Sunday, 27 November 2011

A Law of the Jews Becomes the Law of the Land


The Shetar's Effect on English Law—A Law of
the Jews Becomes the Law of the Land
The rational study of law is still to a large extent the study of history.
Holmes, The Path of the Law1

English law, like the English language, is an amalgam of diverse cultural
influences. The legal system may fairly be seen as a composite of discrete elements
from disparate sources. After the conquest of 1066, the Normans imposed
on the English an efficiently organized social system that crowded out
many Anglo-Saxon traditions.2 The Jews, whom the Normans brought to
England,3 in their turn contributed to the changing English society. The Jews
brought a refined system of commercial law: their own form of commerce and
a system of rules to facilitate and govern it. These rules made their way into
the developing structure of English law.
Several elements of historical Jewish legal practice have been integrated into
the English legal system.4 Notable among these is the written credit agreement—
shetar, or starr, as it appears in English documents. The basis of the
shetar, or "Jewish Gage," was a lien on all property (including realty)5 that has
been traced as a source of the modern mortgage.6 Under Jewish law, the shetar1180 THE GEORGETOWN LAW JOURNAL [Vol. 71:1179
permitted a creditor to proceed against all the goods and land of the defaulting
debtor.7 Both "movable and immovable" property were subject to distraint.8
In contrast, the obligation of klight service under Anglo-Norman law
barred a land transfer that would have imposed a new tenant (and therefore a
different knight owing service) upon the lord.9 The dominance of personal feudal
loyalties equally forbade the attachment of land in satisfaction of a debt;
only the debtor's chattels could be seized.10 These rules kept feudal obligations
intact, assuring that the lord would continue to be served by his own knights.
When incorporated into English practice, the notion from Jewish law that
debts could be recovered against a loan secured by "all property, movable and
immovable" was a weapon of socio-economic change that tore the fabric of
feudal society and established the power of liquid wealth in place of land
The Crusades of the twelfth century opened an era of change in feudal England.
To obtain funds from Jews, nobles offered their land as collateral.12 Although
the Jews, as aliens, could not hold land in fee simple,13 they could take
security interests of substantial money value.14 That Jews were permitted to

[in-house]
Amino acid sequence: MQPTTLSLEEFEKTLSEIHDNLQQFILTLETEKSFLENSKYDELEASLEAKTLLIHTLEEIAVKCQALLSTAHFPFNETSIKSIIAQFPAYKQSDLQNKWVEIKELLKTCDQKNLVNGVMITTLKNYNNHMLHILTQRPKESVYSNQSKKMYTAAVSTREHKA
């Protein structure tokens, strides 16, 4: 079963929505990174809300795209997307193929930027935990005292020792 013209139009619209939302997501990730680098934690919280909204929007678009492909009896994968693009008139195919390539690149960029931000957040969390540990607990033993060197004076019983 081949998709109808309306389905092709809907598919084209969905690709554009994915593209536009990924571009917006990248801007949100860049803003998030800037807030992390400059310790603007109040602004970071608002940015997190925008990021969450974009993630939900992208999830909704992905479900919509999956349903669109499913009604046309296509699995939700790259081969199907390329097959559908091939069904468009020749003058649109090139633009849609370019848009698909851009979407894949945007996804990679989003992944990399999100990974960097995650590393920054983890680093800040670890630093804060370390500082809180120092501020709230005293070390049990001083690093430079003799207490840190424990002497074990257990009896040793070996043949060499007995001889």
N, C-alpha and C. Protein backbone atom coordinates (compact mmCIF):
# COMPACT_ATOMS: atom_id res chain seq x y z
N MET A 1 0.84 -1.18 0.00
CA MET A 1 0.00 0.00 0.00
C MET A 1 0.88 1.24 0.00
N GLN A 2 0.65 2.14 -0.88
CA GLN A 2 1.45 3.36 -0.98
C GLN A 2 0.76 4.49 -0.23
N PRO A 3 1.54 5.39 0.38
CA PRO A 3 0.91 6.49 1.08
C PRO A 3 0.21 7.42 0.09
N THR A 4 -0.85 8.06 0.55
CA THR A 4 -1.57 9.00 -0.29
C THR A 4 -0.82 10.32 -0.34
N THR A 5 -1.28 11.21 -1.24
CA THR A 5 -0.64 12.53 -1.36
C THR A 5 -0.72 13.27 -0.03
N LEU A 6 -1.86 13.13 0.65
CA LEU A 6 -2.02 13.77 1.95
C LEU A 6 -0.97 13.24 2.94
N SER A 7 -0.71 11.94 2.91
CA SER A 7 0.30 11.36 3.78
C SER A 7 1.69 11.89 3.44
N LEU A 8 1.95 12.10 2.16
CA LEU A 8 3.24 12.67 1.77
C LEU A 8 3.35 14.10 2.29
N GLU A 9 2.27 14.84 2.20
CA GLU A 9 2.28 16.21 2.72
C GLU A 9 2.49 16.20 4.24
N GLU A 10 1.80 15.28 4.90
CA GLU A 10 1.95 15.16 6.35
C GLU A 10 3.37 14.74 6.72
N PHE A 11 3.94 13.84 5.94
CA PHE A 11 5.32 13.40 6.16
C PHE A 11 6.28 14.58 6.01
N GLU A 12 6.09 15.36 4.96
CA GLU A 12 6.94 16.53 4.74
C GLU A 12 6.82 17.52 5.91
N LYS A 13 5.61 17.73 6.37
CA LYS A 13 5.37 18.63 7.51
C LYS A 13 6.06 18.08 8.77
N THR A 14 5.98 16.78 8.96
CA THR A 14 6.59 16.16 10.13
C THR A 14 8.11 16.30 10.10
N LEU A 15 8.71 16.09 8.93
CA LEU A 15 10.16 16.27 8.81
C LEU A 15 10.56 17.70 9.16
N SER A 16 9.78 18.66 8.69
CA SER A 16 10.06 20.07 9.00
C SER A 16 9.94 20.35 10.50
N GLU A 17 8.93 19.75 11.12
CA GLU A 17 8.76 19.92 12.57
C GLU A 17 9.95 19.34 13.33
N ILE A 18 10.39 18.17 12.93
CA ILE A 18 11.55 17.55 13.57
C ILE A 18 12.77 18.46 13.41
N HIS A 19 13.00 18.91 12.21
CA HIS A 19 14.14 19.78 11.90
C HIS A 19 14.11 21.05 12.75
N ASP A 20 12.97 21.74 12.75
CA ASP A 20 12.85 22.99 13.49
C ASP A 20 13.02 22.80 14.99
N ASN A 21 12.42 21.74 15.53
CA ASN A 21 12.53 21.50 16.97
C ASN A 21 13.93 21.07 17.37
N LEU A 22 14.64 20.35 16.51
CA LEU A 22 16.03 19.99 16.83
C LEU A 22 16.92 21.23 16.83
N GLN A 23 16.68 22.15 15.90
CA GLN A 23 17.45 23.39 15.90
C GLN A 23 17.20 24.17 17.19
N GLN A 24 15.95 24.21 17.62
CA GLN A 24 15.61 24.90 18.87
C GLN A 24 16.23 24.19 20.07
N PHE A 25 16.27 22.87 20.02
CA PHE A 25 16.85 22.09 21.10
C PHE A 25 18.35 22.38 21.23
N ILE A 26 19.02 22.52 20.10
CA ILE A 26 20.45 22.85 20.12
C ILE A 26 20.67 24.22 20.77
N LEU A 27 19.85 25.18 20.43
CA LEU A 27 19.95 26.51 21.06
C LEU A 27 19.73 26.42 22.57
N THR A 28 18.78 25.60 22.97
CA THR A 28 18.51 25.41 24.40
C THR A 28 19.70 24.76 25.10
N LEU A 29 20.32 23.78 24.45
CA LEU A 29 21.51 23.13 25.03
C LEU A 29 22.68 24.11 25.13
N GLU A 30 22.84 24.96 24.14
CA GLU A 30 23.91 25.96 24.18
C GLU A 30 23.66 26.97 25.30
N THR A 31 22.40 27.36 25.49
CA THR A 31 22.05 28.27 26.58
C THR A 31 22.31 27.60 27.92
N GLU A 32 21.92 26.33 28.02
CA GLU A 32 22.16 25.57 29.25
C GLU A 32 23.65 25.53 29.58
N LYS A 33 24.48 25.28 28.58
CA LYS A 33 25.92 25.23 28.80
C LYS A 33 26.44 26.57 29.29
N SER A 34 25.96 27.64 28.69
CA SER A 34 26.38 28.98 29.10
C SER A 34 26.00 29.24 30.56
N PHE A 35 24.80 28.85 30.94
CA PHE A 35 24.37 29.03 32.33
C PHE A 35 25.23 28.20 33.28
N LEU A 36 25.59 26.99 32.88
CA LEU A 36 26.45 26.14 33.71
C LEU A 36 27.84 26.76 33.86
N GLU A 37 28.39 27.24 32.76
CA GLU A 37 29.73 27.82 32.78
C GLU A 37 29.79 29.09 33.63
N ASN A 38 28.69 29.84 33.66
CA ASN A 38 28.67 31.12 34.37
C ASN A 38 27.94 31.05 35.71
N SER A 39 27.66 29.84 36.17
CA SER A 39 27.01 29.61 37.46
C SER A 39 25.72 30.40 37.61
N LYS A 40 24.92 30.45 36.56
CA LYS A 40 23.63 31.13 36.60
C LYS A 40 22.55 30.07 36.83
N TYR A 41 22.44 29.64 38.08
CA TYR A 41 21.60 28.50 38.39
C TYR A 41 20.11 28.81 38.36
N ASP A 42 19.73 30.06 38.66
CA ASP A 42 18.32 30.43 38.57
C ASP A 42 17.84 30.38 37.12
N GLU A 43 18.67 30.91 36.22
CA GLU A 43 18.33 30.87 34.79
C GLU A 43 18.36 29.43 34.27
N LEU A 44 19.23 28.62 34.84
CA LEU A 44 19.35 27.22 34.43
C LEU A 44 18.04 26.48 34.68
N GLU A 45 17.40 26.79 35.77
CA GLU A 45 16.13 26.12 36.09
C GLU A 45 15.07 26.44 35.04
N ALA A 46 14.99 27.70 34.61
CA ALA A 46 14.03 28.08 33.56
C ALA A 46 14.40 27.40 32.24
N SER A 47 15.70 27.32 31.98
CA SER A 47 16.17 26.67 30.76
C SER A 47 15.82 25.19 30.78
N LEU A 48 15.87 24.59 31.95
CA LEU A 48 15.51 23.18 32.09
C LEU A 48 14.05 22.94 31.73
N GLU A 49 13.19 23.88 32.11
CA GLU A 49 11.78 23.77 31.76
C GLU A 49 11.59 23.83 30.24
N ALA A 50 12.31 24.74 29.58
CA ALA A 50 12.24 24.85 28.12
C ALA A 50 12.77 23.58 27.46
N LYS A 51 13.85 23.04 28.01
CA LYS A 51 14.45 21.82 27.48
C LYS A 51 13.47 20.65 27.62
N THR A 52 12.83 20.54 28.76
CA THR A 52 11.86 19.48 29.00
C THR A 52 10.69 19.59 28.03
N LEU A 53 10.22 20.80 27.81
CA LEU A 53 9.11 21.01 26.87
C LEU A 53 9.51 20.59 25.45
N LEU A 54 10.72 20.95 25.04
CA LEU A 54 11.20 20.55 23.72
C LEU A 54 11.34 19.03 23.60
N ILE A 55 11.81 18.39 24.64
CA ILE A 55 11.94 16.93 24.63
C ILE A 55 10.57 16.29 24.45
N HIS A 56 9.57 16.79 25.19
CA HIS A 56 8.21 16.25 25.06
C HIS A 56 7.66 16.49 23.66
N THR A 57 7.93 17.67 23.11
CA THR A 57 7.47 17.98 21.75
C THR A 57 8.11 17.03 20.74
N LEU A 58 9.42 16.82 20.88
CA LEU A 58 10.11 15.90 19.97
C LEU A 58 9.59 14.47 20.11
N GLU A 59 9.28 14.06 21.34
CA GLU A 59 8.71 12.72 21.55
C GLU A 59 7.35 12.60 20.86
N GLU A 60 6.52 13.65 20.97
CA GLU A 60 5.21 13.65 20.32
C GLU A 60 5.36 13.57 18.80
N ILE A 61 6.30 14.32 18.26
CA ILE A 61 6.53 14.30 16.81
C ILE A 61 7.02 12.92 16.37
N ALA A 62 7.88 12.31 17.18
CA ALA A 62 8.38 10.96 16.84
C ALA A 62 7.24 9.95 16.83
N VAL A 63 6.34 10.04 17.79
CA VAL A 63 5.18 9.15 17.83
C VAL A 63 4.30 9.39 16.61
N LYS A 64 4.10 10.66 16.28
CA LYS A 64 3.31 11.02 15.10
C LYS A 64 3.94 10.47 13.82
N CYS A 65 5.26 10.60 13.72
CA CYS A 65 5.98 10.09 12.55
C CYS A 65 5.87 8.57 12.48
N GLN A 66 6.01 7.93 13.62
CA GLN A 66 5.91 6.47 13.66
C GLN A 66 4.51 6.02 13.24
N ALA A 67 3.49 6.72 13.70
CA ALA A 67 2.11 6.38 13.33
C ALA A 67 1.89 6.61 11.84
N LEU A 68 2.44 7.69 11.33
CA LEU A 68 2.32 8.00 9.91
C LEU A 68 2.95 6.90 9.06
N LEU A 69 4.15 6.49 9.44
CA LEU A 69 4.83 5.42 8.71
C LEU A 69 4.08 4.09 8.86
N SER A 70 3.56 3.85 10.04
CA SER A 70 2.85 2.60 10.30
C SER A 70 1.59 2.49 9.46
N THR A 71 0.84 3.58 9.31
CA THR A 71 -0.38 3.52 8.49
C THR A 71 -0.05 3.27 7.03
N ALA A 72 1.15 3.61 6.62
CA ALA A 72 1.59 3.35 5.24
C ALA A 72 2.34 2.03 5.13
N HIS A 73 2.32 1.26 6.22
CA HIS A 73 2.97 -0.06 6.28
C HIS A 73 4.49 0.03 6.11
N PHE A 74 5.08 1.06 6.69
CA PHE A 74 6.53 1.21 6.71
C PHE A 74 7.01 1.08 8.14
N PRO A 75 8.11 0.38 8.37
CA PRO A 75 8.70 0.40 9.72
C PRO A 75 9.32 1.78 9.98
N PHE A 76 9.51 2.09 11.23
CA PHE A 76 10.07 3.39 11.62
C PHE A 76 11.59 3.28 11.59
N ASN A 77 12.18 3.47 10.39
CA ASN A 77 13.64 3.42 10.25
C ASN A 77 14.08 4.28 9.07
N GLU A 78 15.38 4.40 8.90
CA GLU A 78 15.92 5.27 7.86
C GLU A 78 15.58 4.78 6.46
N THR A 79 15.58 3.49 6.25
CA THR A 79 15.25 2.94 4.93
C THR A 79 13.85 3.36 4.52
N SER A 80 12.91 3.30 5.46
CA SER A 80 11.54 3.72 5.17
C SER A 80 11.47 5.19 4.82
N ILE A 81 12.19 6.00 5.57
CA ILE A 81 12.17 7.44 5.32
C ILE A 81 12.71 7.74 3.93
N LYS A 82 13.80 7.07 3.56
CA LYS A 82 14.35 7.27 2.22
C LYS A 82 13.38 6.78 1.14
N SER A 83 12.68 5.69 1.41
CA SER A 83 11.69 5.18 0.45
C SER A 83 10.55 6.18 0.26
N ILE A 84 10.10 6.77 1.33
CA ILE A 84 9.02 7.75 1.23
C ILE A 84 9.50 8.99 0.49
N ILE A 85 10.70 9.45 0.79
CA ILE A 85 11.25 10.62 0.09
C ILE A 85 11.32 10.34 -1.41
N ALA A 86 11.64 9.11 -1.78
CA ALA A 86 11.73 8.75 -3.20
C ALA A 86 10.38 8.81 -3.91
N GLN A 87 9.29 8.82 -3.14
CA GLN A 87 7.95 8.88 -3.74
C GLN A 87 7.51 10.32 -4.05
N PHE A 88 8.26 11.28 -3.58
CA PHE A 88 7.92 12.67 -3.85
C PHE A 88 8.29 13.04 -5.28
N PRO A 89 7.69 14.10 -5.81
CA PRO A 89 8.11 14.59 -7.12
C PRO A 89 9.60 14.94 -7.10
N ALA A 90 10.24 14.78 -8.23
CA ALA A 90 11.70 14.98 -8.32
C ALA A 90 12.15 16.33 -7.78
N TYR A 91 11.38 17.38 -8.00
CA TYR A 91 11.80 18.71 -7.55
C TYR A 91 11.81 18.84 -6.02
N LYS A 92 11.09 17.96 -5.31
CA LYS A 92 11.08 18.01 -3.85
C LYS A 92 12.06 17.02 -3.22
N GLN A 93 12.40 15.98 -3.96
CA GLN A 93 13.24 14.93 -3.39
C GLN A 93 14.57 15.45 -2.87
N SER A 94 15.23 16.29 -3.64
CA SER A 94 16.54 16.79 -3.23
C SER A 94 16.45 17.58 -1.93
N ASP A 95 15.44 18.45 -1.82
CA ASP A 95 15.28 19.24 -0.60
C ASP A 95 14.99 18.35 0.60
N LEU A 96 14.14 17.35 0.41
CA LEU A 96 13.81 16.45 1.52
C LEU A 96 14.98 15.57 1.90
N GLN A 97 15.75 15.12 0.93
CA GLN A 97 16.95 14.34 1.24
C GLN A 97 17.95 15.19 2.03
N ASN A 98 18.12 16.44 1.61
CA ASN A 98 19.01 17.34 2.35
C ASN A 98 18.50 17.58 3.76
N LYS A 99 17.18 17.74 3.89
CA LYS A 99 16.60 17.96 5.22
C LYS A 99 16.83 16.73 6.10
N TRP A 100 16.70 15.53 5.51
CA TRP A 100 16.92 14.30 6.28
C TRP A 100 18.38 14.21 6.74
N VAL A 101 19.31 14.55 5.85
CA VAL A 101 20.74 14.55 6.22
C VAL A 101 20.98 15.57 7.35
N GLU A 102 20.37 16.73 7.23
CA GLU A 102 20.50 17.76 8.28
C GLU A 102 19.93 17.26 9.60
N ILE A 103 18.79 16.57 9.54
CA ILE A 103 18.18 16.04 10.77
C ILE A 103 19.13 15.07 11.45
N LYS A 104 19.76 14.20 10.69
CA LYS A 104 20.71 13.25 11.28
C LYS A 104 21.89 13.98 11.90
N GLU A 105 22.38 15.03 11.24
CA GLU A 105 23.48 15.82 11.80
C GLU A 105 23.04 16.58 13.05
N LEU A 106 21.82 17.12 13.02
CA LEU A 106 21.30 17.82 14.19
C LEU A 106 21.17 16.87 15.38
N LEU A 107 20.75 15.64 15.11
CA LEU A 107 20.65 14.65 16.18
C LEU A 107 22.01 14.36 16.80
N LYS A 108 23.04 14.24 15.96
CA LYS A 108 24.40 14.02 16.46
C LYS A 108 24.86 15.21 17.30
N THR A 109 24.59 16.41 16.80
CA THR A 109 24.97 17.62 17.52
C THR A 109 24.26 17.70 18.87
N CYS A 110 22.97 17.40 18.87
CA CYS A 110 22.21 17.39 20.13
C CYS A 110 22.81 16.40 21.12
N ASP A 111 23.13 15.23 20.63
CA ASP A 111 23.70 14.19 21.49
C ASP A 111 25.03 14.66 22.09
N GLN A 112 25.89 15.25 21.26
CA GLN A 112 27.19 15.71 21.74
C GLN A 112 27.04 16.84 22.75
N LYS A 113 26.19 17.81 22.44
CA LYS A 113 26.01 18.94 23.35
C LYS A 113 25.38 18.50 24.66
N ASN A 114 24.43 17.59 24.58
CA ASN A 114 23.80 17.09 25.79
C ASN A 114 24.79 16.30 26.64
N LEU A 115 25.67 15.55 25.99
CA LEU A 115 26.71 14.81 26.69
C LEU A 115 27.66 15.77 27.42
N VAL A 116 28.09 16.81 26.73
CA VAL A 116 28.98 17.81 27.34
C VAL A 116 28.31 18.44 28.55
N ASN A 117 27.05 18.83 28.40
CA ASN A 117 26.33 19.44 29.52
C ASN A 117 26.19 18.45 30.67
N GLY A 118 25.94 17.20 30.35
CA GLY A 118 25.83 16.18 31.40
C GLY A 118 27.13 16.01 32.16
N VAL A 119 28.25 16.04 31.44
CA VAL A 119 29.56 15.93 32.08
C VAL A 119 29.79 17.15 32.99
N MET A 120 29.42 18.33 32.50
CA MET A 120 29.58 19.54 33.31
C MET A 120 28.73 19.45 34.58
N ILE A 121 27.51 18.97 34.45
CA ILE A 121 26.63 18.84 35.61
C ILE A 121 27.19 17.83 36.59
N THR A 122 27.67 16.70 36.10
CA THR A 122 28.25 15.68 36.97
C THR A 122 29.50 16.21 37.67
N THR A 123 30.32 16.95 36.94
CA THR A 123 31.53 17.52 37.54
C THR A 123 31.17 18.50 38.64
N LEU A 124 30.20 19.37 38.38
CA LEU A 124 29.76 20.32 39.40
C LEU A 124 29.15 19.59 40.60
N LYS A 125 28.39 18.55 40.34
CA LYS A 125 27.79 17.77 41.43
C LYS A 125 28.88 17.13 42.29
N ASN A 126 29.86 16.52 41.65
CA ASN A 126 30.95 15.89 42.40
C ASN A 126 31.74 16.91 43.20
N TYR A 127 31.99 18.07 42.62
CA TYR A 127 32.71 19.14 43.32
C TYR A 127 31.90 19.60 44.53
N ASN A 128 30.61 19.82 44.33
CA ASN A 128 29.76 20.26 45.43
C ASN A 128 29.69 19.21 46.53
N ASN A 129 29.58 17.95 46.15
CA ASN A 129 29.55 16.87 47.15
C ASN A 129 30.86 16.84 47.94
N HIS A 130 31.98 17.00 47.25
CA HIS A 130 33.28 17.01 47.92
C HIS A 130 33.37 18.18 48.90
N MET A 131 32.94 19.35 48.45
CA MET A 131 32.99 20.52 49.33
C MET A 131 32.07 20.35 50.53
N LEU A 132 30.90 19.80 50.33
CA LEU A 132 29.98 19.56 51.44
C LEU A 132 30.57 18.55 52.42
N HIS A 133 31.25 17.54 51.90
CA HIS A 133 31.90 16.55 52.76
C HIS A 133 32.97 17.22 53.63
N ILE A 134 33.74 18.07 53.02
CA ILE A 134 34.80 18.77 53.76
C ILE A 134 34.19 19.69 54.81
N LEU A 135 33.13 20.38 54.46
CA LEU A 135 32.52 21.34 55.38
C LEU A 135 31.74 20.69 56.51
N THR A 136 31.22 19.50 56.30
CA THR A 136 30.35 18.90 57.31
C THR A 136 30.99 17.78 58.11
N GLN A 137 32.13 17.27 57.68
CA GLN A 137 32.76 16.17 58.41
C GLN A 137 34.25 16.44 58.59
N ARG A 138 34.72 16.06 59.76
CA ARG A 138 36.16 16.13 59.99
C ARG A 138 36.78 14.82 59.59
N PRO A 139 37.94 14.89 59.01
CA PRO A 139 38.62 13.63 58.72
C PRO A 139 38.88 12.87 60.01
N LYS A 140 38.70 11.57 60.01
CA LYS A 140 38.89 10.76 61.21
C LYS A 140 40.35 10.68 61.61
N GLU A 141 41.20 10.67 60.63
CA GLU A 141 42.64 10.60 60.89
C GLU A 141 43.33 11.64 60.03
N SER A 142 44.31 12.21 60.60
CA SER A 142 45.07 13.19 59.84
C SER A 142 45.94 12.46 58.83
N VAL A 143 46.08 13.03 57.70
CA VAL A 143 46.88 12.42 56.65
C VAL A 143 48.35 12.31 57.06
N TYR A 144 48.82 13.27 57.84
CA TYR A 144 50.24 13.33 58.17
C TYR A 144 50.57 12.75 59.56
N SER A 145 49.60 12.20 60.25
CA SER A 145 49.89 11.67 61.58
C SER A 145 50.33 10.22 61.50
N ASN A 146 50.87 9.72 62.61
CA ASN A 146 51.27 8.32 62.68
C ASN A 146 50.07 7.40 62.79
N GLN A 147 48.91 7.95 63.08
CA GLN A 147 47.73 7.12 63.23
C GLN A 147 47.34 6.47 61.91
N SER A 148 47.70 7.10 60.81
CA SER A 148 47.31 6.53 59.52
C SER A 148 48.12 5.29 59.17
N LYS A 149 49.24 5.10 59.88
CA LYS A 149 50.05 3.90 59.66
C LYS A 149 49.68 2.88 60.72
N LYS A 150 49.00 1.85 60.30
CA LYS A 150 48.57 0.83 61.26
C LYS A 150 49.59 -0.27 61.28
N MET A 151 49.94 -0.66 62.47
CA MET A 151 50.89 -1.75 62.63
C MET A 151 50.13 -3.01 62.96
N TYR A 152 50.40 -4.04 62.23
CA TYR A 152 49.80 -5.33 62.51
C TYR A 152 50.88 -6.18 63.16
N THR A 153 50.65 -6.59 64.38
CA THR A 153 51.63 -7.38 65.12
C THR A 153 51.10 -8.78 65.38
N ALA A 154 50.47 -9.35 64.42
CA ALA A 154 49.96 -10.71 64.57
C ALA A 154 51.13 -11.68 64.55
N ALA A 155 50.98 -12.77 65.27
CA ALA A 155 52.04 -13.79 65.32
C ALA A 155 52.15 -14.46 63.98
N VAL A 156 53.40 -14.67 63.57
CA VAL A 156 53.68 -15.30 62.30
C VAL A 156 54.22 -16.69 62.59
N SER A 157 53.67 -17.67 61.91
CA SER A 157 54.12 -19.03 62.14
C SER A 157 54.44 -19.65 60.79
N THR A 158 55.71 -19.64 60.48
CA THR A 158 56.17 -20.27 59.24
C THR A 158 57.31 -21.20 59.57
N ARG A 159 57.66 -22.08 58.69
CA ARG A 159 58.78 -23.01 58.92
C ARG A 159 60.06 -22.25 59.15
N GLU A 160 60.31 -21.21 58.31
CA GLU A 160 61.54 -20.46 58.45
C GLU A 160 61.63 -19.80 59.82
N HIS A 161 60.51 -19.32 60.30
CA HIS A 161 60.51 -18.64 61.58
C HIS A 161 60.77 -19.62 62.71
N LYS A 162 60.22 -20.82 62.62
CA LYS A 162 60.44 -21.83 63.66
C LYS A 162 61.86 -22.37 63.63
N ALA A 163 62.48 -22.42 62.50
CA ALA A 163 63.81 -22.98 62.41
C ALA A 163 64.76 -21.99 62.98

hold security interests in land they did not occupy expanded interests in land
beyond the traditional tenancies.15 The separation of possessory interest from
interest in fee contributed to the decline of the rigid feudal land tenure
At the same time, the strength of the feudal system's inherent resistance to
this widespread innovation abated. By 1250, scutage1 7 had completely rements.18 And as the identity of the principals in the landlord-tenant
relationship became less critical, a change in the feudal rules restricting alienability
of interests in land became possible.
One catalyst for this change may have been the litigation surrounding debt
obligations to Jews secured by debtors' property. The Jews in Norman England
had a specified legal status. They alone could lend money at interest.19
They were owned by the King, and their property was his property.20 The
King suffered their presence only so long as they served his interests21—primarily
as a source of liquid capital.22
Because moneylending by Christians was infrequent, English law had not
established its own forms of security.23 The Jews operated within the framework
of their own legal practice,24 which was based on Talmudic law developed
over centuries of study. But the peculiar status of the Jews as the
Crown's de facto investment bankers encouraged the King to direct his courts
to enforce the credit agreements made by Jews under their alien practice. This
nourished the growth of Jewish law in a way that blurred the absolutes of
feudal land tenure.25 Previously inalienable rights in land gave way to economic
necessities, and the English ultimately adopted the Jewish practices.26


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